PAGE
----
Recollections Timbertop 1967
I have many memories of the exciting, interesting, challenging and amusing times that we had at Timbertop I thought that I would write one or two of them down, I wonder if others will remember the same things. You are invited to put pen to paper and make a contribution to 'Recollections Timbertop 1967' as we take a trip down a faded memory lane.
How to deal with snake bite.
It must have been about the second evening of first term TT 1967. We were all in the dining hall; the 16mm projector was set up. Mr. Roberts-Wray was, in his own special way, lecturing us on how to hike and camp, covering many of the things that Mr. Baldwin had taught us the previous year. Navigation, putting your fire out etc etc.
I was sitting up the back with Gordy Harten, Roddy Laver and Simon Alderson-Hicks.
C R-W announced "our next topic is snake bite, please pay attention" After a few false starts a film on snake bite flickered into life on the screen, it had that sort of Cinesound news sound track; it was in speckled black and white with a faint line running through it.
Experts told us in earnest voices with dramatic music, how to deal with snake bite "take a sharp knife cut between the puncture marks and have someone suck the blood and poison out" said the learned doctor with the black rim glasses. There was lots of laughter and jeering at this point, as we had been taught the tourniquet method by Mr. Baldwin the previous year, which seemed to be a much more logical and safer way to address the problem of snake bite.
The film ran for about 20 mins, at the end there was a lot of chatter, Mr. Roberts-Wray gained silence after some time and said, "Now we have all seen the film on how to deal with snake bite, forget what you saw never handle a snake bite like that, we now use the tourniquet method but we don't have a film on it yet" at this point there was heckling, more Jeering and cynical comments.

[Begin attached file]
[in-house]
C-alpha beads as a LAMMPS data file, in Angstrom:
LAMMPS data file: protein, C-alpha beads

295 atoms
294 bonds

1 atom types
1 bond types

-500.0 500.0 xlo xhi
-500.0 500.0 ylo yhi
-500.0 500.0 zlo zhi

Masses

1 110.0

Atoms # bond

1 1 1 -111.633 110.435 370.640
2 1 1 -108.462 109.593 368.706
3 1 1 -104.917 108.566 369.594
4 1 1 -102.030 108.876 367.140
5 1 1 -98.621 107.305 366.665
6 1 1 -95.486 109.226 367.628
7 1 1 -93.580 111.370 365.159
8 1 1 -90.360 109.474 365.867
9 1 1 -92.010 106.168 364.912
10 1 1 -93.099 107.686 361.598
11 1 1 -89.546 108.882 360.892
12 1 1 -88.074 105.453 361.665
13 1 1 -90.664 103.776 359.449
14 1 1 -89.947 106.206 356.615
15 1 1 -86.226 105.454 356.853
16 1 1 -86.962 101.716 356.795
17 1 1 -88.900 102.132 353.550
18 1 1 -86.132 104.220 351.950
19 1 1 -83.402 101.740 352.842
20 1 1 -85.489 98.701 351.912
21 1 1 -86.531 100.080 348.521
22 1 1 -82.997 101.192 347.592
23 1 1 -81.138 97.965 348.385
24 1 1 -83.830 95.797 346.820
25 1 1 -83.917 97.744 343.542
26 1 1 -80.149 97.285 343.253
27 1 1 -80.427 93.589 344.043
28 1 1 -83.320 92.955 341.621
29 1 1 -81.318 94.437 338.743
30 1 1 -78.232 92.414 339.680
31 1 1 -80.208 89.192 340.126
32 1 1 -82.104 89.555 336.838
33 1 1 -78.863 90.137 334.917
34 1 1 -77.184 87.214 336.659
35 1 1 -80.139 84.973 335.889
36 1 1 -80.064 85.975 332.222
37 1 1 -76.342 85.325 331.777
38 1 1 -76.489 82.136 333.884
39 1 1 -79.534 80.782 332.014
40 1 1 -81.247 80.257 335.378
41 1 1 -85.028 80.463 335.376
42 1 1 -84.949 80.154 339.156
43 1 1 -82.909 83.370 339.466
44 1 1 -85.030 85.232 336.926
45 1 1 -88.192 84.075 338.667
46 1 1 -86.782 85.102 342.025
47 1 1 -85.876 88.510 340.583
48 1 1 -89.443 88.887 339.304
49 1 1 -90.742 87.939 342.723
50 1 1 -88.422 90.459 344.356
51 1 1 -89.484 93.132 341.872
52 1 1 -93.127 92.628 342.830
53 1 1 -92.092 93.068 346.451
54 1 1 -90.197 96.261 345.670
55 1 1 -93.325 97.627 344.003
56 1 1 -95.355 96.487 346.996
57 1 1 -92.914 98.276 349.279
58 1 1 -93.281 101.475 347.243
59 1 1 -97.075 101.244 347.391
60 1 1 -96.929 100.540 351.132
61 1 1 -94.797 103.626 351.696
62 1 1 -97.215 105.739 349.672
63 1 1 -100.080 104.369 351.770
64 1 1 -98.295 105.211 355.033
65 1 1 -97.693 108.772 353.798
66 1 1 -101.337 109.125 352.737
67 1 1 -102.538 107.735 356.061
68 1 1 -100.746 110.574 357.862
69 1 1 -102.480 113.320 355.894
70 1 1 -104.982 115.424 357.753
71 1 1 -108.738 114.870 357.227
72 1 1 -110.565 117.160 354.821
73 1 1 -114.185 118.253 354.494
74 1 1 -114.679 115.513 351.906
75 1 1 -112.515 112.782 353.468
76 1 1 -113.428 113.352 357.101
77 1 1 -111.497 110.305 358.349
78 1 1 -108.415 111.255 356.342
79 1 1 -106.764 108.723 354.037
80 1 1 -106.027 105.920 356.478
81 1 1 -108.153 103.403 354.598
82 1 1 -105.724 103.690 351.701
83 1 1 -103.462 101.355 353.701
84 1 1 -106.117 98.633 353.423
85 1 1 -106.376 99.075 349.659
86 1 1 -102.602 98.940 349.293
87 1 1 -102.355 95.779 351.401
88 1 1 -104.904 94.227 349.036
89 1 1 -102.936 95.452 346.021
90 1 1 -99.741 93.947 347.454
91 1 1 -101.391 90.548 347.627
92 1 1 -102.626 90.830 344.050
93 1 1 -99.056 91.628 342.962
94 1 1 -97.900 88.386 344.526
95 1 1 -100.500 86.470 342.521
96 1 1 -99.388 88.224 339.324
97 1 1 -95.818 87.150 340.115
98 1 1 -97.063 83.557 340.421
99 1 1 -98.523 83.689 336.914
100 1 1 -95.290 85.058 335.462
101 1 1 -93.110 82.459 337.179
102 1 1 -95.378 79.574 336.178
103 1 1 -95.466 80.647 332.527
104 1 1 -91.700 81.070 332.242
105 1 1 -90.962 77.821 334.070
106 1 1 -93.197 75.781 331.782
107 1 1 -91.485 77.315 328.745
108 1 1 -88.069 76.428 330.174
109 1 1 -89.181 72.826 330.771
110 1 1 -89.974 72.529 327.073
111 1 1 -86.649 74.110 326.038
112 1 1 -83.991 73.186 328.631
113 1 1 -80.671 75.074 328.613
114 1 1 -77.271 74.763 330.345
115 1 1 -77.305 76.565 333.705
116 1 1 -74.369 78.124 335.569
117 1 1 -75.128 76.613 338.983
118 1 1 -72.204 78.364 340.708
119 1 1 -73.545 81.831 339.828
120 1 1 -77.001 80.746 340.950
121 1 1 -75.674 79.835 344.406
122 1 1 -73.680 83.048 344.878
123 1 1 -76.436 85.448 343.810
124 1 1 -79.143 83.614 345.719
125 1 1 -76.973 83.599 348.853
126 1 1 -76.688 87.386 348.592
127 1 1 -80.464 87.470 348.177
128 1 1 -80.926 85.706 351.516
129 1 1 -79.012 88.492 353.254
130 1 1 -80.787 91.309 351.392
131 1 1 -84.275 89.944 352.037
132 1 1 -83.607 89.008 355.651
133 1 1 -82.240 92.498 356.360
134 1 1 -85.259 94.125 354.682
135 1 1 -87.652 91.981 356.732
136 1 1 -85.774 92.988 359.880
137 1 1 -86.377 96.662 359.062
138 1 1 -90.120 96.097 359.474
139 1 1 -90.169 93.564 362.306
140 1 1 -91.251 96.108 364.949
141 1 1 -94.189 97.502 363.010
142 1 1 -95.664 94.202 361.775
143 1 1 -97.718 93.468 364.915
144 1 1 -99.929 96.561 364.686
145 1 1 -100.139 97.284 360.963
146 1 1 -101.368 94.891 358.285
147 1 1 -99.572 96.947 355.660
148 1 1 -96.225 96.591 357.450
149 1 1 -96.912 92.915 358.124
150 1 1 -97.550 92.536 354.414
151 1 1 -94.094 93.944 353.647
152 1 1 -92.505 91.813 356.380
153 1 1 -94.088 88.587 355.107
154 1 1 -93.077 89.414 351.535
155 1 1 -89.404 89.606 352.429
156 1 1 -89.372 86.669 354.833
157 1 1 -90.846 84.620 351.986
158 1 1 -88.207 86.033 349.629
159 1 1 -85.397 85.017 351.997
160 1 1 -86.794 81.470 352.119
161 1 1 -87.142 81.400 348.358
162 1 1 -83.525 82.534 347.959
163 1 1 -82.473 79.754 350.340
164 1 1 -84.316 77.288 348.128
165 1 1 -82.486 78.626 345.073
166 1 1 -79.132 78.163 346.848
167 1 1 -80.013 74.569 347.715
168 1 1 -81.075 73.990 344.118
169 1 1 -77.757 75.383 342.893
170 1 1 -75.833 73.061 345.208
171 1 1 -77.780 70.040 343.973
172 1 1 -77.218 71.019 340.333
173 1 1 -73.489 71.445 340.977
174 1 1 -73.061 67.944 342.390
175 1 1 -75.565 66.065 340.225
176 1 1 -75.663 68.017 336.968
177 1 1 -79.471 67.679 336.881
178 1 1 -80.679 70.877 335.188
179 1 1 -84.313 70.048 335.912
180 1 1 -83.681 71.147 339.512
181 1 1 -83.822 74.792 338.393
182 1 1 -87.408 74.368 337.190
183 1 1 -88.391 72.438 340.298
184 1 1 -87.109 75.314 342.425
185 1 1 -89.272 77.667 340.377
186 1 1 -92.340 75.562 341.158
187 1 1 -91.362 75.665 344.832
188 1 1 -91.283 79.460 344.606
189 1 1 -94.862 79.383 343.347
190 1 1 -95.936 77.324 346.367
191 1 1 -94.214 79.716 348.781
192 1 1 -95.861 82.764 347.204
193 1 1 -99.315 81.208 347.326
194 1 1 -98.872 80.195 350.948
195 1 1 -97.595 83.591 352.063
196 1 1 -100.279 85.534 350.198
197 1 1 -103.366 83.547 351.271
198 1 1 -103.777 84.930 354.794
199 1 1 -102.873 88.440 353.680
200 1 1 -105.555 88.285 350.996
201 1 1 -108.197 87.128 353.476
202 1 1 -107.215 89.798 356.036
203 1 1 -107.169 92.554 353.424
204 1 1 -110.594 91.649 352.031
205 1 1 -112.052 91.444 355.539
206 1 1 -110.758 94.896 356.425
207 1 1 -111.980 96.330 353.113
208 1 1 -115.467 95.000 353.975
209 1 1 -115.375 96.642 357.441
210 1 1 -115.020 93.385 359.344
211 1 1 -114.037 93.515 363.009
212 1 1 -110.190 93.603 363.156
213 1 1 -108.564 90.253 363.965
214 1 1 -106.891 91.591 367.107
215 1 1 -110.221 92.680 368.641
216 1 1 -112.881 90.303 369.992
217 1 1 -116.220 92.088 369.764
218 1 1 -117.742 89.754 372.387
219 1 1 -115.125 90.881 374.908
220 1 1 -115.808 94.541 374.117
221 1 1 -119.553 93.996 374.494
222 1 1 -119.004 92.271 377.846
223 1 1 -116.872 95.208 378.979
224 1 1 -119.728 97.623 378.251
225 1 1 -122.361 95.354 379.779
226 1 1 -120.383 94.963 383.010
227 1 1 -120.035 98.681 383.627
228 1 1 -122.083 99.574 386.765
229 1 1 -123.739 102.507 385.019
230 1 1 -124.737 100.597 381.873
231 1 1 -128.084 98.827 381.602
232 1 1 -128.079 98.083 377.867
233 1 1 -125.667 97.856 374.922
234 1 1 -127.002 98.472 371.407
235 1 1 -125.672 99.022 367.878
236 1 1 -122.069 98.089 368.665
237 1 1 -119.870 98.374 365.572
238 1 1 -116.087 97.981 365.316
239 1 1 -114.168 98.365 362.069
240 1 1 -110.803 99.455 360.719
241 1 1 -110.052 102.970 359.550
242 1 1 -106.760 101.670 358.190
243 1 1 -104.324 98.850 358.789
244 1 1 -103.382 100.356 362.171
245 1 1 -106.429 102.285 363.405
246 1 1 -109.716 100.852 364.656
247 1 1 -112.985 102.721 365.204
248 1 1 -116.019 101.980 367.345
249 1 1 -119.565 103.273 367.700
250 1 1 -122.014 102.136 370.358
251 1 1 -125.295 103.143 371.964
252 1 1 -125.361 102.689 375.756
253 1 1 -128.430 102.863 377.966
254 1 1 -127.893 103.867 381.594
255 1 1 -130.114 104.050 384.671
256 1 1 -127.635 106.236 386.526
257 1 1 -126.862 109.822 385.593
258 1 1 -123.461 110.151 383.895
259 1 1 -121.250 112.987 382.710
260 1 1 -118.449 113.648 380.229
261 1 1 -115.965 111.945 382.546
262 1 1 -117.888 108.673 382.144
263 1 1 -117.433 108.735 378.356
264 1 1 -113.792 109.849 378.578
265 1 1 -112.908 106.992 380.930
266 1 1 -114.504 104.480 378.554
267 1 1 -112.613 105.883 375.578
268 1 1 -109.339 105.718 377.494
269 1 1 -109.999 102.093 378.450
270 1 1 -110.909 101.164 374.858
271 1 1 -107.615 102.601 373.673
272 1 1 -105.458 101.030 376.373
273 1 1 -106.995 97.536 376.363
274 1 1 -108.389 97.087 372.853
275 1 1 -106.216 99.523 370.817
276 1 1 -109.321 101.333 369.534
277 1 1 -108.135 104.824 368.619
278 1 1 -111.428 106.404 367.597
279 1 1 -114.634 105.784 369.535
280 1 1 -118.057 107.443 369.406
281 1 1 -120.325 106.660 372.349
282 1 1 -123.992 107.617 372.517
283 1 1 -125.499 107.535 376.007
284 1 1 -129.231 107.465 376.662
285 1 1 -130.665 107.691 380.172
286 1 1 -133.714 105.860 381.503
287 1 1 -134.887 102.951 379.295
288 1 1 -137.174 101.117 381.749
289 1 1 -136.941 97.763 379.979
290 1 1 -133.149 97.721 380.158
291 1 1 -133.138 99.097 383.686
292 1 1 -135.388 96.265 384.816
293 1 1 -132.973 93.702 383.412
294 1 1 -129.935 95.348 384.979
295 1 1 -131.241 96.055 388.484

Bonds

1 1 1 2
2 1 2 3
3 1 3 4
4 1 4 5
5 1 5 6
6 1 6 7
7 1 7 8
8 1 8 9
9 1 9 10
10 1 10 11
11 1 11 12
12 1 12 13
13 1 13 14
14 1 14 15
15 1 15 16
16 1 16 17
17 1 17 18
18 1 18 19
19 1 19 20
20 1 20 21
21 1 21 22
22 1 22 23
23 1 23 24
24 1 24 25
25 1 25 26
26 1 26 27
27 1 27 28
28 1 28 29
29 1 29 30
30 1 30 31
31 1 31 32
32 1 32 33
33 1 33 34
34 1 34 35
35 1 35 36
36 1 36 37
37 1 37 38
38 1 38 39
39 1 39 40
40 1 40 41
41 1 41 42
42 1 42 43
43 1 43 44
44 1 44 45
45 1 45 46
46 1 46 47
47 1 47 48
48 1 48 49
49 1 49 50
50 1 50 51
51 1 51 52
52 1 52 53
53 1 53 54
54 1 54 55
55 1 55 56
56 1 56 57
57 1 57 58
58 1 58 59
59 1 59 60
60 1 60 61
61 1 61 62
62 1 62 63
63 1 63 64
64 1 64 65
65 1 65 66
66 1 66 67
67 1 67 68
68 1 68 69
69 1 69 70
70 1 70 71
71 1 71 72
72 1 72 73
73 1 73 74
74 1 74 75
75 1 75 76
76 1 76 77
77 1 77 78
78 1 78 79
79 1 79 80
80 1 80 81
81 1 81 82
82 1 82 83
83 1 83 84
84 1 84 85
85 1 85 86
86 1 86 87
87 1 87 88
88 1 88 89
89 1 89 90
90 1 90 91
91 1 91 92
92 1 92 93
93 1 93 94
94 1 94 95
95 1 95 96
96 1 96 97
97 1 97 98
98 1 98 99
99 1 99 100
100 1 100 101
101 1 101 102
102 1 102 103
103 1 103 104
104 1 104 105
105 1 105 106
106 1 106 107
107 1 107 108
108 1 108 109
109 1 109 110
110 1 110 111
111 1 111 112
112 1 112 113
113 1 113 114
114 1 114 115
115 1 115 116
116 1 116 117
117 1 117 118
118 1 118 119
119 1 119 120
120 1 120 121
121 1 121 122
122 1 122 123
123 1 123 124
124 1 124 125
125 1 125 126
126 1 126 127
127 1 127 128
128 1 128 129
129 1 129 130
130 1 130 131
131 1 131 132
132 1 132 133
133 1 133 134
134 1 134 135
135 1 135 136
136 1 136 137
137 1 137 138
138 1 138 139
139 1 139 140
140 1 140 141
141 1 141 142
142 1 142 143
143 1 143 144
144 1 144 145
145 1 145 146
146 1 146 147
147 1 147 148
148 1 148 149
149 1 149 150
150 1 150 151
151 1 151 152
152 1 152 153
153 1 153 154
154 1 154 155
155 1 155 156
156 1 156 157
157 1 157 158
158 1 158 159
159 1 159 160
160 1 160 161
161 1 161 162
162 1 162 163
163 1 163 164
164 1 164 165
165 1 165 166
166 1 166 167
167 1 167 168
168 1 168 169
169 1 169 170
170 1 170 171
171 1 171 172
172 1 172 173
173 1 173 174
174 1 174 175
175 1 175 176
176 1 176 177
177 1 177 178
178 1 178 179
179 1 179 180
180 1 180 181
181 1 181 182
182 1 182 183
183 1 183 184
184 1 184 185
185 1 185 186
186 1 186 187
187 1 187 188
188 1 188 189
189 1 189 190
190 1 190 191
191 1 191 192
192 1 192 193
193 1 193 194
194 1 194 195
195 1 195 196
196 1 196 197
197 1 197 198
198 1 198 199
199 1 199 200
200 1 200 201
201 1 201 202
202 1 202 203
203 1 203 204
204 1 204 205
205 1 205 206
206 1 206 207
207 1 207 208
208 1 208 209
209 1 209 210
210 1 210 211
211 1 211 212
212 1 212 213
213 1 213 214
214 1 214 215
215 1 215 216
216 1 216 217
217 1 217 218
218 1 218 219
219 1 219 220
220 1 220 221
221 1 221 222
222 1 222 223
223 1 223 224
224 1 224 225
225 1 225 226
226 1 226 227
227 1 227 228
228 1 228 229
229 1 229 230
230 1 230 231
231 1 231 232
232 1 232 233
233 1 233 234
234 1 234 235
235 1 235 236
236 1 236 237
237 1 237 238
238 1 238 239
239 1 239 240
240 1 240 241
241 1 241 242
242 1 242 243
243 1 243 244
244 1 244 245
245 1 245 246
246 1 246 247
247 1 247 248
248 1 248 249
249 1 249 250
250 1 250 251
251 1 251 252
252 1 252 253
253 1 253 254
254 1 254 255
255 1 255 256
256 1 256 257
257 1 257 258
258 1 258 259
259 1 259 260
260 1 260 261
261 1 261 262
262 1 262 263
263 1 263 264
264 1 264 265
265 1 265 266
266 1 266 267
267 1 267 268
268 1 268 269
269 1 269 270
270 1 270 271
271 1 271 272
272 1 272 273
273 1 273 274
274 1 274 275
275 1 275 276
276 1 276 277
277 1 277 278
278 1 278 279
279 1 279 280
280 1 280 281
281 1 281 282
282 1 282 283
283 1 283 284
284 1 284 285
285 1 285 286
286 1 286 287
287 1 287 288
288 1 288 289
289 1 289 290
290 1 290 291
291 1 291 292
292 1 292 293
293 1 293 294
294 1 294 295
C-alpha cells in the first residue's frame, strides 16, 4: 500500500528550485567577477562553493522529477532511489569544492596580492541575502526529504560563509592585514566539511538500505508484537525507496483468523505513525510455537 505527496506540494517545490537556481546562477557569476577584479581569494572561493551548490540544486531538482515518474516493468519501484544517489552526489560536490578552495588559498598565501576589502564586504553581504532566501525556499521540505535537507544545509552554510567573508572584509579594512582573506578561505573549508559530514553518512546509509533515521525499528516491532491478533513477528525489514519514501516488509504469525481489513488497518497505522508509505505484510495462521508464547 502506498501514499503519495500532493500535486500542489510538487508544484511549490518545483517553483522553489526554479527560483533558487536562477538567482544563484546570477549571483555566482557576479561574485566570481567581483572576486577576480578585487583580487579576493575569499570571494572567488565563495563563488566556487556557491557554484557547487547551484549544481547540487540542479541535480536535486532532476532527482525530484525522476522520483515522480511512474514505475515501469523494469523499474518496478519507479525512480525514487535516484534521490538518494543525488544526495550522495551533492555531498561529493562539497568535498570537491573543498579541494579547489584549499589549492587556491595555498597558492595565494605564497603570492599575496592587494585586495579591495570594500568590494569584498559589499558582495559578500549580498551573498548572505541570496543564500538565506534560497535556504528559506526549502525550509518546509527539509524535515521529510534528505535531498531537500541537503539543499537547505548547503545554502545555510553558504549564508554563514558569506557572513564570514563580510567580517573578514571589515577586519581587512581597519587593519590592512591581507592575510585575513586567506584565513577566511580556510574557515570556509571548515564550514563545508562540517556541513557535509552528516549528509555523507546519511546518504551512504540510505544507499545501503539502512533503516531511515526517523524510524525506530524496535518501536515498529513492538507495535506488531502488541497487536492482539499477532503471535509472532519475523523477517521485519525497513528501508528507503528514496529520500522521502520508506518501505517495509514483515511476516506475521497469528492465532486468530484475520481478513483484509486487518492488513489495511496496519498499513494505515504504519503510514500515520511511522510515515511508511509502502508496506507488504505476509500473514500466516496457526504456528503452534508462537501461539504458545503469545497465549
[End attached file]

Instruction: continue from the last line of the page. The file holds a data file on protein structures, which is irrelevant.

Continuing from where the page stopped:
I recall, Pom, was sent out of the hall after making a very amusing remark in a voice which could be heard by C R-W about how we were in for an interesting year if this was the way we were to be taught, and asking if we had to reverse any other things we had just been shown.
Pete the Builder
G Unit, like all the units at Timbertop had two doors from the dormitory, one taking you to the outside through the ablution and storage area the other through the study and onto the veranda. The doors provided for safe clear entry and exit from the dormitory.
Some or should I say one of our number in G unit liked to exit via the windows at the end of the dorm, we were never given a reason why he chose this unlikely exit, I guess it was to save time.
One evening whilst executing such an exit at high speed he tripped and the toe of his boot punched a hole in the plasterboard wall. We had unit inspection the next morning and the discovery of this gaping hole at inspection time would have lead to sever penalties for all. A troubling situation had arisen. Not to be daunted Pete L thought laterally, he secured about 2 kilos of Ron's finest mashed potato from the kitchen. He then, with care I had never seen him exercise on any other project plastered up the hole.
The result was a repair that went undetected at the unit inspection the next day and in fact it remained undetected for the rest of the year.
It was truly testament to Pete's initiative and ability to think outside the square when under extreme pressure, to his skills as an untrained plasterer and most importantly to the enduring quality of Ron's finest mash.
Snakes…Vivid memories of Mick Collins killing a snake and every time he hit it more of the stick disintegrated until there was only a stump left and I think the snake was still alive. He then cracked it like a whip and killed it. Cooking and eating a snake...white jelly meat that tasted like nothing.